“I think my party needs to face the fact that if loyalty to Donald Trump is the primary criterion for choosing a candidate, it probably won’t work.” There is a very high correlation between big losses, or at least dramatically underperforming.”
Trump disputed that he had a bad night.
“For the many people being fed false narratives from corrupt media that I am upset about the midterm elections, please don’t believe it,” he said on his social media networks. “I’m not mad at all. I did a great job (I wasn’t running!). I’m so busy thinking about the future. Remember, I’m a ‘stable genius.’ .
It’s also possible that additional Trump-backed candidates will win the race. The crushing victory the Republicans predicted didn’t materialize, but the party still appears well-positioned to overthrow the House and may eventually win the Senate as well. Too early to call.
“There’s no such thing as an ugly win or a pretty big loss,” said Jason Miller, a former Trump campaign staffer and one of the people who advised delaying the planned announcement until after Georgia’s runoff election. Stated.
“Nancy Pelosi’s political career is over,” he predicted. ‘Biden’s agenda is dead’
Other Trump allies have provided statements to the press on behalf of the former president and have endorsed him even before the impending announcement.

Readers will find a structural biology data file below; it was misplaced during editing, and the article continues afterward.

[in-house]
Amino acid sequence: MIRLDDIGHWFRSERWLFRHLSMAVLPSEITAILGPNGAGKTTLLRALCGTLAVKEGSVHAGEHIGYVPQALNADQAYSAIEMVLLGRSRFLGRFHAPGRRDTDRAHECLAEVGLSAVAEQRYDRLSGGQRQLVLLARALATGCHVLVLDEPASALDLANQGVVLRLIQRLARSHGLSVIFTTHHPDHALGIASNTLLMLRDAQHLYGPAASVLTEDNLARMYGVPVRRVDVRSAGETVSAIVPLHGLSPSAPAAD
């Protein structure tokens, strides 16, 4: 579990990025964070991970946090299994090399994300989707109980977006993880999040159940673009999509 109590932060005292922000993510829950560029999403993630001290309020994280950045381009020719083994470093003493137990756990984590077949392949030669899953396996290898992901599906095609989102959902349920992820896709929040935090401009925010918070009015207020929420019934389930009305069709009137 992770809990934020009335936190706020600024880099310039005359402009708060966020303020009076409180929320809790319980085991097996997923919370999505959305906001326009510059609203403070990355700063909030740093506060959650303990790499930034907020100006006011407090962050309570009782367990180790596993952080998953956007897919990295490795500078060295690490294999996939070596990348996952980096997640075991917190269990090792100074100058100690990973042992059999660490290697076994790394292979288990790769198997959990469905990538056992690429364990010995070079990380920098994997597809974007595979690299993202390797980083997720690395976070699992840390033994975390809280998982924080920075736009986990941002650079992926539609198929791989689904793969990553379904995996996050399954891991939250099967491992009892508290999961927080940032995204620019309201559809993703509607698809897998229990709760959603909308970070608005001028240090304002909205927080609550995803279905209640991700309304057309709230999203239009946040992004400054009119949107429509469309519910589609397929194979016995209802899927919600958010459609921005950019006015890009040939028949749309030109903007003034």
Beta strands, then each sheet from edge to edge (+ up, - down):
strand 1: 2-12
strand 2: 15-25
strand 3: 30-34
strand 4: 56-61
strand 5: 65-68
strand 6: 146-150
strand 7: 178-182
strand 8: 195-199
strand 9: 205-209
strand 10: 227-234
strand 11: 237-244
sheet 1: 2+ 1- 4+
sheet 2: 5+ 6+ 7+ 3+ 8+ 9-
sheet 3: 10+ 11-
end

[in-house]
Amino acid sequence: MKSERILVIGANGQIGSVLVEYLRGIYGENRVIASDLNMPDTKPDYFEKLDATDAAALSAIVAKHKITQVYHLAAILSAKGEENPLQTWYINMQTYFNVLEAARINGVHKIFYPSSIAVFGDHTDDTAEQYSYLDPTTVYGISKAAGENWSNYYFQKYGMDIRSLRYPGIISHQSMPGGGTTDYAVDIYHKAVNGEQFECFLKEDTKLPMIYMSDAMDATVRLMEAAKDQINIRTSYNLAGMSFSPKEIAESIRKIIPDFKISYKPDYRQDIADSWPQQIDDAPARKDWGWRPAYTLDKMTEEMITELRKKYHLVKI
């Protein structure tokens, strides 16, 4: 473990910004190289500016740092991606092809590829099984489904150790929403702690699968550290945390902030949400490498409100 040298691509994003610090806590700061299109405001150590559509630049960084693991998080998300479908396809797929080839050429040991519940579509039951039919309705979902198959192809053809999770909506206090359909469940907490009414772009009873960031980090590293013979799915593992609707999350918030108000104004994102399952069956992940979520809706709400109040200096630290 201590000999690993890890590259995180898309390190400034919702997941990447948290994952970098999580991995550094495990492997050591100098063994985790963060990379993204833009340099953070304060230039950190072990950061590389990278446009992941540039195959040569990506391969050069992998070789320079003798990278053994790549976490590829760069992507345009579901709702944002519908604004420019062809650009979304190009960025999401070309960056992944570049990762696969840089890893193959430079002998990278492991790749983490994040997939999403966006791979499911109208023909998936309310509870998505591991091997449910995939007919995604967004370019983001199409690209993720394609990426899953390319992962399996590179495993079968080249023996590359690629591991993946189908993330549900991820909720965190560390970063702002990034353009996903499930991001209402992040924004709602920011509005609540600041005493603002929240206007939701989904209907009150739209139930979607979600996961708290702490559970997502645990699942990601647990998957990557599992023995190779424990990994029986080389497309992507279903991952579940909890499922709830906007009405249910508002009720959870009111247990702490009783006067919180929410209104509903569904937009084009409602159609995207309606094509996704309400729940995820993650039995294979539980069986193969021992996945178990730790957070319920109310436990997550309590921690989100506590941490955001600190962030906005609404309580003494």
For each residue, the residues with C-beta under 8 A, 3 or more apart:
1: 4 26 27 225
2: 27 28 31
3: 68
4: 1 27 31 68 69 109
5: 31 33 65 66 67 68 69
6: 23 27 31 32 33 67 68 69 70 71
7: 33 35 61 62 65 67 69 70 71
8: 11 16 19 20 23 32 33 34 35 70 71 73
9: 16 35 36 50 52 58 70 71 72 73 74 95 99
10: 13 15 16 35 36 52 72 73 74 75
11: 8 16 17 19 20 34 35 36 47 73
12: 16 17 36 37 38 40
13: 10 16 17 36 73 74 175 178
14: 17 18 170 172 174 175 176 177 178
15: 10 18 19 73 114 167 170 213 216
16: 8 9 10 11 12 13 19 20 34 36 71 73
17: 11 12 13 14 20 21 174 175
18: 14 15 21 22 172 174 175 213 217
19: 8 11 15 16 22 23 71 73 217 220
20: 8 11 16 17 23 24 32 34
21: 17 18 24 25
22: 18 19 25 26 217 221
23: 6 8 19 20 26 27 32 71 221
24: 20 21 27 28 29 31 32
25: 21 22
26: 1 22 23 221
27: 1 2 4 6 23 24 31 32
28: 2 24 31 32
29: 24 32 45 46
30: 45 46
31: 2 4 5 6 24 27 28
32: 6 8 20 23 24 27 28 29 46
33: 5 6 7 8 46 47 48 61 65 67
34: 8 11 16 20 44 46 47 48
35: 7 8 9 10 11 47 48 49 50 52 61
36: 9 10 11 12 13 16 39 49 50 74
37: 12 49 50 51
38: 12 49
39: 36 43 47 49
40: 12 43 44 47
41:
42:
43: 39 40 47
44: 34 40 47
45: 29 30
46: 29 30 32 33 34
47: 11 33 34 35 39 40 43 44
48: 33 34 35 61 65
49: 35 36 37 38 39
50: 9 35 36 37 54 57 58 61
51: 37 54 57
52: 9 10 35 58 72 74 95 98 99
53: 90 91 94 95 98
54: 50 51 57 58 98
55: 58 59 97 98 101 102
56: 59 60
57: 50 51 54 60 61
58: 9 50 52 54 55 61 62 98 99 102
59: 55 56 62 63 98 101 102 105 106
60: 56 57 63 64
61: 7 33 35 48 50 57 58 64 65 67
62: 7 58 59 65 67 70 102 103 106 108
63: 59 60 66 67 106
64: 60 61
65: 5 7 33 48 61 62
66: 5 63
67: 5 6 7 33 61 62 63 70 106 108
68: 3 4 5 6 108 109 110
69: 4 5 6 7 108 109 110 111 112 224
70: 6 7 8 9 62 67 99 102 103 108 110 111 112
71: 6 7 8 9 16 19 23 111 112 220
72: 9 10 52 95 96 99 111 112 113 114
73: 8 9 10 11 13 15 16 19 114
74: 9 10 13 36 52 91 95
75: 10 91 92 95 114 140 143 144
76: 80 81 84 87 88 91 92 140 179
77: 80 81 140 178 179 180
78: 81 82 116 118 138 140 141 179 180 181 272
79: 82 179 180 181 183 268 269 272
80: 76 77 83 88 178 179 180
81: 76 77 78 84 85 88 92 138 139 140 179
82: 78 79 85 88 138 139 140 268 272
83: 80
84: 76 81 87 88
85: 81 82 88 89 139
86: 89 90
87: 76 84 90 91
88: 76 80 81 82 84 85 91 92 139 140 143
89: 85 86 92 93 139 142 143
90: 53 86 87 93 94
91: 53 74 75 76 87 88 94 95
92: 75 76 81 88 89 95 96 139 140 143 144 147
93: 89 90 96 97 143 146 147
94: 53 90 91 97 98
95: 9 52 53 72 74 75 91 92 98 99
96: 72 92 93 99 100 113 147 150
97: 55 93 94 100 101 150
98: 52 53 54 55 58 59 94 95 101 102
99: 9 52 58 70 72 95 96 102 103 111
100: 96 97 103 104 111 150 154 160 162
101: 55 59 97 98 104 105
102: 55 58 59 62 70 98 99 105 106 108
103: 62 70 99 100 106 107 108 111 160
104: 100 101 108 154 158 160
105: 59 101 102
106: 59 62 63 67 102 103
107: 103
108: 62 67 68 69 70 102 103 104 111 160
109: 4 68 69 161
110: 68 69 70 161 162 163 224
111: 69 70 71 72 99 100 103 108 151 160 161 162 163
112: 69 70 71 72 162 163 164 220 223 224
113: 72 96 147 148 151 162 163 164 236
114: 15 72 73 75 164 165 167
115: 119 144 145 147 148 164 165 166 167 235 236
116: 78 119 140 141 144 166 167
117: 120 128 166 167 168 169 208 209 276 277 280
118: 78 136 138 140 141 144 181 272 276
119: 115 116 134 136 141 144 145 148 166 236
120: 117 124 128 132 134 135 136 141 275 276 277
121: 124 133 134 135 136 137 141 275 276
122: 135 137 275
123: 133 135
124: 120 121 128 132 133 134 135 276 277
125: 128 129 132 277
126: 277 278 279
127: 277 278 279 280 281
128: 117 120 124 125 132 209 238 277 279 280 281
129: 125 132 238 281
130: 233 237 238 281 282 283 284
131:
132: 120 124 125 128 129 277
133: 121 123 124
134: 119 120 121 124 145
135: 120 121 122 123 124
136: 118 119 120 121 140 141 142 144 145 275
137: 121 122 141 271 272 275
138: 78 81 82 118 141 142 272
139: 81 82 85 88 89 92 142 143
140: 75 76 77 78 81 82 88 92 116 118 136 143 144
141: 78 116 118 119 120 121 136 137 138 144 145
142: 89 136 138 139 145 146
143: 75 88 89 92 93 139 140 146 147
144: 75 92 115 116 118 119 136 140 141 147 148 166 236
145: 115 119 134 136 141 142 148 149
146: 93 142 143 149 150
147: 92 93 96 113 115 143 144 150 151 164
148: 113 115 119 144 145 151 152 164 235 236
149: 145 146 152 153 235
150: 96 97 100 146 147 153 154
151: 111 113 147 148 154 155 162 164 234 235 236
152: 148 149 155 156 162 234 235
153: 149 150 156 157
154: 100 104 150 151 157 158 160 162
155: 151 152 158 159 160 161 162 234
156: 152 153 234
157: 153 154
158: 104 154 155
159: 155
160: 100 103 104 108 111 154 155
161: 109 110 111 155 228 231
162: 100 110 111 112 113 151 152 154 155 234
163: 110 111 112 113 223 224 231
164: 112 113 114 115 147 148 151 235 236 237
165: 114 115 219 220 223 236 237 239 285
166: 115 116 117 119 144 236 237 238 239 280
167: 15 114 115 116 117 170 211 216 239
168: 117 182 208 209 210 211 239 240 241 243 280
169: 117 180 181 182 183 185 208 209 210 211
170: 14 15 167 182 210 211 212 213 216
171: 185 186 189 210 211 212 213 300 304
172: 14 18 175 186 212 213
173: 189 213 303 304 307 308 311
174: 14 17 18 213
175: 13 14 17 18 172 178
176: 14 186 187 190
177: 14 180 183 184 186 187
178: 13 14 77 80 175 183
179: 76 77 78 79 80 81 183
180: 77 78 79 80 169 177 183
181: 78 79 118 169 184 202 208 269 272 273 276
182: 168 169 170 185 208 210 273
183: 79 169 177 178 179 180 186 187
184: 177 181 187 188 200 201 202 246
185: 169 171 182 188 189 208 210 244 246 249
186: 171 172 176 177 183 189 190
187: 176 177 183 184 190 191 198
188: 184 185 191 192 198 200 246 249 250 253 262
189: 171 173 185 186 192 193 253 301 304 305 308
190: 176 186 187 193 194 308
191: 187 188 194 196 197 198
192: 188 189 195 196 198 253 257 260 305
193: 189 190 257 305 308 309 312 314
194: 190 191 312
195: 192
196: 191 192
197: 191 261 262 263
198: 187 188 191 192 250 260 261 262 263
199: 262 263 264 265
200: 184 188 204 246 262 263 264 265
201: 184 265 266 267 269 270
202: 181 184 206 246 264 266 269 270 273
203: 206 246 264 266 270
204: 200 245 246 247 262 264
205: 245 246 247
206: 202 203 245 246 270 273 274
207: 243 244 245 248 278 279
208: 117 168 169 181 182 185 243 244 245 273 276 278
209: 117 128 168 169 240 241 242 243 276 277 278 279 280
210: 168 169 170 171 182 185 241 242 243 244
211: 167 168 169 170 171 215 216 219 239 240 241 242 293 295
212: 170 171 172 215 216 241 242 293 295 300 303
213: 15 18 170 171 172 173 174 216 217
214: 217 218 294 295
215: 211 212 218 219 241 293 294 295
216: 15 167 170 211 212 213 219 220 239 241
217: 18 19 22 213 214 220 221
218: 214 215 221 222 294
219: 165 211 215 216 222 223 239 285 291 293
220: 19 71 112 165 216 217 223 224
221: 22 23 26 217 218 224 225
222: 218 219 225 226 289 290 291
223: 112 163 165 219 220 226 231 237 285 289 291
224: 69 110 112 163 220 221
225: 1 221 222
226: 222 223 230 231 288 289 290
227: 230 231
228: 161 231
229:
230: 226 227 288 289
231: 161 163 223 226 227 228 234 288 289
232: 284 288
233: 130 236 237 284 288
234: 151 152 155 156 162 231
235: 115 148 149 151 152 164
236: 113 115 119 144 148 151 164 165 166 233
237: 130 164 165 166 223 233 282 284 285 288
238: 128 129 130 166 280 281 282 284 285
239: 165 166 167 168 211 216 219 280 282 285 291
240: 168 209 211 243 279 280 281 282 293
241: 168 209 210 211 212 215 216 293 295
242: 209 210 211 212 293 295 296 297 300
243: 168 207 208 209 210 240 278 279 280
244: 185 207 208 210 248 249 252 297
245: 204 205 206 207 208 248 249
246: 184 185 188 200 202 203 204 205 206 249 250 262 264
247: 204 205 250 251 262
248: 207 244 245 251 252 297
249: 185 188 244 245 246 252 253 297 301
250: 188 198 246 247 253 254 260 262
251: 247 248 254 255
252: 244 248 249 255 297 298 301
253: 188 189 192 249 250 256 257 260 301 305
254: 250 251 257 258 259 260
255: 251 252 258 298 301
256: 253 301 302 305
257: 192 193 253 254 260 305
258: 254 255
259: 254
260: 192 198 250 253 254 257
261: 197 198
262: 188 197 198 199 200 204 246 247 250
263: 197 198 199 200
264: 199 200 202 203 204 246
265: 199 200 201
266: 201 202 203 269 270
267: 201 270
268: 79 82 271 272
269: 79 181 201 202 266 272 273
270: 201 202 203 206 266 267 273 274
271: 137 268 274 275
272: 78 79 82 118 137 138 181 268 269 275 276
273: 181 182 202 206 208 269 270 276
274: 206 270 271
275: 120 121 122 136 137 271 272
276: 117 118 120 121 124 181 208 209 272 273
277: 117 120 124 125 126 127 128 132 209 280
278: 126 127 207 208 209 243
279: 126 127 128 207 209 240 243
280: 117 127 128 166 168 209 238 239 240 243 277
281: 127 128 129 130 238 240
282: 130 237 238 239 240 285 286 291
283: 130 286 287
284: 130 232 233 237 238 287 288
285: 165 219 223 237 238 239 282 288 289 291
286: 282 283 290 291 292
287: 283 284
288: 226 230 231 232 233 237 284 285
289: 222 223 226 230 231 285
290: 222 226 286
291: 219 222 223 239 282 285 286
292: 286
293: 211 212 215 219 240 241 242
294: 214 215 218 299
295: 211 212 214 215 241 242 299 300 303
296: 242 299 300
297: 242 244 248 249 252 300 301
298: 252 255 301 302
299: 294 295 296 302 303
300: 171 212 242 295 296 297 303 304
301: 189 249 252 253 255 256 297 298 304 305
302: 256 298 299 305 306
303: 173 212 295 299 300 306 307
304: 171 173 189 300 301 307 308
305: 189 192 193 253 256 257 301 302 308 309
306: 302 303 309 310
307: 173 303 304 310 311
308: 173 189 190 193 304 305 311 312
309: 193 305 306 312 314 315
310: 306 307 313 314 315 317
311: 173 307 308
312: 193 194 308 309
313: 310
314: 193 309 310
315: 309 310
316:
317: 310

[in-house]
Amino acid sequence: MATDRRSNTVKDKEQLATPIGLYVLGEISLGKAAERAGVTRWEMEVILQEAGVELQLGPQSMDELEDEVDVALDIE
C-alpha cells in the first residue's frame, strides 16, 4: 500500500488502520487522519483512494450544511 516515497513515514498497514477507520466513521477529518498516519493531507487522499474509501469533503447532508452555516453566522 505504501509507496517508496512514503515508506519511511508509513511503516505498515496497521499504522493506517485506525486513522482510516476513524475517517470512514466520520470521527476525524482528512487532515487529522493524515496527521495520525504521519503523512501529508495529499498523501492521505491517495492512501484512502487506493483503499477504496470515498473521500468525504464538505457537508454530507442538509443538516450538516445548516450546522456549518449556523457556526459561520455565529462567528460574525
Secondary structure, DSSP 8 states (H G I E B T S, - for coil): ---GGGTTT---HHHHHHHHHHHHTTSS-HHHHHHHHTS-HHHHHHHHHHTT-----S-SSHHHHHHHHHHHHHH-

“I am proud to endorse Donald J. Trump for president in 2024. I fully support his re-election,” Republican House Speaker Elise Stefanik said in a statement. “It’s time for Republicans to unite around America’s most popular Republicans with a track record of conservative governance.”
“If he runs for office in 2024, he will not only have my endorsement, but he will have the support of millions of Americans across the country,” said one of Congress’ top supporters. Rep. Jim Banks said.
Ohio Senator J.D. Vance, who has emerged as Trump’s most successful candidate, said he is confident he will be the party’s nominee if the former president decides to run again.
“Every year, the media writes a political obituary for Donald Trump, and every year it’s a quick reminder that Trump is the most popular figure in the Republican Party,” Bunce said in an inquiry to a Trump spokesman. said in a statement provided later.
Trump’s decision to move forward now is partly because he wants to freeze the field and secure support in order to try to stop the rise of DeSantis, who he has long considered his most formidable potential adversary. It is driven by his desire to
In a sign of growing dissatisfaction, Trump launched a long outrage Thursday night accusing Fox News and other Rupert Murdoch-controlled news outlets of “going all out to Gov. Ron DeSanctimonias DeSantis.” issued a statement. Taking credit for his DeSantis win in 2018, he did some great publicity work.
Trump’s allies have previously claimed reports of male tensions were exaggerated, but Trump has personally accused DeSantis of failing to rule out a possible run. said so publicly.
“Well, it’s not really the right answer when it comes to loyalty and class,” he wrote, comparing the race to his winning 2016 campaign. They keep chasing us, MAGA, but in the end we win.